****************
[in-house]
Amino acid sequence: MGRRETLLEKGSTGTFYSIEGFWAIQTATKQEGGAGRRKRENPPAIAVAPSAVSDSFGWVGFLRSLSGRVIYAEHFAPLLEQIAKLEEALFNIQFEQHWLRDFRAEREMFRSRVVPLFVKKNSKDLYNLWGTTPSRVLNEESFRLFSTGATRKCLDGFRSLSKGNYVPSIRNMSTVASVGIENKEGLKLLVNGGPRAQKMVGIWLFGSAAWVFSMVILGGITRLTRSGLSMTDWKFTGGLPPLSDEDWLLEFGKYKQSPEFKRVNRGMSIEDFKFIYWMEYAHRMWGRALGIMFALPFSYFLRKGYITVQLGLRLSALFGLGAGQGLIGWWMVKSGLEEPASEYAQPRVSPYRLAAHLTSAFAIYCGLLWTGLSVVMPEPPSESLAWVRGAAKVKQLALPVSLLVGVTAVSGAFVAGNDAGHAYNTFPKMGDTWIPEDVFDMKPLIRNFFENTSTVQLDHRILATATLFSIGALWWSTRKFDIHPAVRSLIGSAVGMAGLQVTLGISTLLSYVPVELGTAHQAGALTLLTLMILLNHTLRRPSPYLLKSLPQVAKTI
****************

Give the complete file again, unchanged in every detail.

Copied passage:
[in-house]
Amino acid sequence: MGRRETLLEKGSTGTFYSIEGFWAIQTATKQEGGAGRRKRENPPAIAVAPSAVSDSFGWVGFLRSLSGRVIYAEHFAPLLEQIAKLEEALFNIQFEQHWLRDFRAEREMFRSRVVPLFVKKNSKDLYNLWGTTPSRVLNEESFRLFSTGATRKCLDGFRSLSKGNYVPSIRNMSTVASVGIENKEGLKLLVNGGPRAQKMVGIWLFGSAAWVFSMVILGGITRLTRSGLSMTDWKFTGGLPPLSDEDWLLEFGKYKQSPEFKRVNRGMSIEDFKFIYWMEYAHRMWGRALGIMFALPFSYFLRKGYITVQLGLRLSALFGLGAGQGLIGWWMVKSGLEEPASEYAQPRVSPYRLAAHLTSAFAIYCGLLWTGLSVVMPEPPSESLAWVRGAAKVKQLALPVSLLVGVTAVSGAFVAGNDAGHAYNTFPKMGDTWIPEDVFDMKPLIRNFFENTSTVQLDHRILATATLFSIGALWWSTRKFDIHPAVRSLIGSAVGMAGLQVTLGISTLLSYVPVELGTAHQAGALTLLTLMILLNHTLRRPSPYLLKSLPQVAKTI